Featured PostTrail

Lizzie Bunnell honored with marker in Peru, IN

By January 4, 2022 No Comments
The first known women’s rights convention took place in Seneca Falls, NY, in the summer of 1849. The women of Indiana were right behind. In October 1851, they held a convention in Dublin, IN, and formed the Woman’s Suffrage Association of Indiana. They planned to meet again in October 1852 in Richmond, IN. During this second conference they adopted a constitution for their new organization and among the signers was a woman named Lizzie Bunnell.
 (The marker was covered with the banner made for the 2020 parade (that never happened due to COVID) by the Psi Iota Xi sorority of Miami County. 22 people signed the 1852 Constitution of the Woman’s Suffrage Association of Indiana commemorating the 170th anniversary of the event.)
Lizzie Bunnell came to Indiana with her family in the late spring of 1849. She took up teaching to help her father make ends meet after her mother passed away, then she jumped on a chance to apprentice in a print shop. She liked this much better and in the fall of 1856 she arrived in Peru to work as a printer for Ebenezer Loveland’s newspaper The Peru Republican.

In May 1857, Lizzie purchased Lot 223, now known as 20 E. 5th Street. It was not common in those days, to have a woman buy property.
Lizzie worked for The Peru Republican until the end of 1860. Dr. Mary F. Thomas had approached Mary Birdsall about selling The Lily to her and Lizzie. Amelia Bloomer first published The Lily right after the Seneca Falls convention. She had sold it to Mary Birdsall when she moved to Iowa. Mary Birdsall would not sell The Lily.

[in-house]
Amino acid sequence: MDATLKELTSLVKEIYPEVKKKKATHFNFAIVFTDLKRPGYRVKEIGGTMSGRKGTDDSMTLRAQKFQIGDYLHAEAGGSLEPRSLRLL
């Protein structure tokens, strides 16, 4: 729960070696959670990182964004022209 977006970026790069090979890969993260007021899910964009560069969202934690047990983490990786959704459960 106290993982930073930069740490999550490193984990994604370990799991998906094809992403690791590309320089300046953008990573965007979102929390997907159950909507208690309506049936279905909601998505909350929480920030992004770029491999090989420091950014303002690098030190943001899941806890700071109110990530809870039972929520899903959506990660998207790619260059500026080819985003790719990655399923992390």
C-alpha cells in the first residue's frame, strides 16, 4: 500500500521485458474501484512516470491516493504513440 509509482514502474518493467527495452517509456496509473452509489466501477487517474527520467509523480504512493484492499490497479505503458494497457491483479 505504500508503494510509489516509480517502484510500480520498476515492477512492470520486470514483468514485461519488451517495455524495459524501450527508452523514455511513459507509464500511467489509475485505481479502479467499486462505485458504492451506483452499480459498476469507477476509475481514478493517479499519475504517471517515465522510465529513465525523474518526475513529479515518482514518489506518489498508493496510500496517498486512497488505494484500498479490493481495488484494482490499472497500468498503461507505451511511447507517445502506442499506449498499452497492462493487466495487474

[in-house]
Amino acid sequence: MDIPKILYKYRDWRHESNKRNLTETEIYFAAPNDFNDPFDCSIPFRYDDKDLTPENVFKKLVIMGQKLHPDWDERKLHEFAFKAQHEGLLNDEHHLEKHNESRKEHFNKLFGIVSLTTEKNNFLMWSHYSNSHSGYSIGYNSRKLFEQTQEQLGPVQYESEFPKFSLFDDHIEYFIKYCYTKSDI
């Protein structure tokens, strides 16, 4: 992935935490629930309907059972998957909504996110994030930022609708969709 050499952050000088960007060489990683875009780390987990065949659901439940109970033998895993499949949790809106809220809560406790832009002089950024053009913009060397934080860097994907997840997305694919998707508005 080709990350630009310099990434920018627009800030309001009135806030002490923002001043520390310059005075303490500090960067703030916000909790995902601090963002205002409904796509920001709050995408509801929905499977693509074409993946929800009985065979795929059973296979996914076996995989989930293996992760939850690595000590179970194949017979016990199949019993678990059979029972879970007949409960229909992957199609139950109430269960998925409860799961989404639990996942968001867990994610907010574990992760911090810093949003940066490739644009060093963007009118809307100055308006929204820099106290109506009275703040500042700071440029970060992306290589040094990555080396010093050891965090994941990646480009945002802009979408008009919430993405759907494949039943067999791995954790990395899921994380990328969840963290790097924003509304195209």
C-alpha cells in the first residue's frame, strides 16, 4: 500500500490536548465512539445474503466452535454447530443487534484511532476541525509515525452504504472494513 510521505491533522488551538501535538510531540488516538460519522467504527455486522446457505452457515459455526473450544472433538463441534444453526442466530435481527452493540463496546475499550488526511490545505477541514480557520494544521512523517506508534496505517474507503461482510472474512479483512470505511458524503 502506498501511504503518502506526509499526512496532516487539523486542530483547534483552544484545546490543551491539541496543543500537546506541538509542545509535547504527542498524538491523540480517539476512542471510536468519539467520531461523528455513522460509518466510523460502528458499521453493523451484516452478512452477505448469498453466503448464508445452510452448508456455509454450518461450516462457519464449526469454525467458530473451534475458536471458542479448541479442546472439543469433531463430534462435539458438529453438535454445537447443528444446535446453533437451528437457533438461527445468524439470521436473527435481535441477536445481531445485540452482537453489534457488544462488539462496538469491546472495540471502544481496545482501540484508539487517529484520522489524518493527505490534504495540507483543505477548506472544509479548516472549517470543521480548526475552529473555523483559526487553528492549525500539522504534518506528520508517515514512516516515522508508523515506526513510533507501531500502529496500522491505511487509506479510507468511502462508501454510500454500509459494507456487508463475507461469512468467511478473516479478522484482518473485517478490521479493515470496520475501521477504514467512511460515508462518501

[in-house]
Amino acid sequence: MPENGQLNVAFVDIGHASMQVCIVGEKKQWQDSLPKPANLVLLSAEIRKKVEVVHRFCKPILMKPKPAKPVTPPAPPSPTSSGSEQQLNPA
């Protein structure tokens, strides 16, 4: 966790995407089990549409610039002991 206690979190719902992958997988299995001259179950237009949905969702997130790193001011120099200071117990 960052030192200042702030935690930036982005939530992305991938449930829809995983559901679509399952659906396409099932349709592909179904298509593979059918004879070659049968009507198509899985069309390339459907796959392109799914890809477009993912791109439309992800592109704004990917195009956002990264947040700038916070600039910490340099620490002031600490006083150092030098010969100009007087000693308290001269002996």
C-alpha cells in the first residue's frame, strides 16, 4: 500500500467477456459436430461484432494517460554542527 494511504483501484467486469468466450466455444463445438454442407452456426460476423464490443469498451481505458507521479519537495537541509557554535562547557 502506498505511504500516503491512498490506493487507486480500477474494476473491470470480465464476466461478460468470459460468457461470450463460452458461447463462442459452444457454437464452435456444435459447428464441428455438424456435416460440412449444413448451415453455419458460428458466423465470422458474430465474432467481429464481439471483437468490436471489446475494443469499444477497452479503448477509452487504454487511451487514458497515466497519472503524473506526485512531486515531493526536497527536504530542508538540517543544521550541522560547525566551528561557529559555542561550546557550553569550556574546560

Mary Thomas decided to back Lizzie and together they launched The Mayflower on January 1, 1861, and  Amelia Bloomer openly endorsed The Mayflower as the legitimate successor of The LilyThe Mayflower was published twice a month. There are only 32 copies known to still exist; 31 copies can be accessed online from the Harvard University site. The March 1, 1861 issue was rediscovered at the Miami County Museum in 2020 and is now on exhibit on the  first floor. Lizzie’s own extraordinary story is found nowhere in the History of Miami County. Nothing about her newspaper either. Yet the records show, she was here. She did print the paper here.
Submitted by Regine Brindle, MCIWR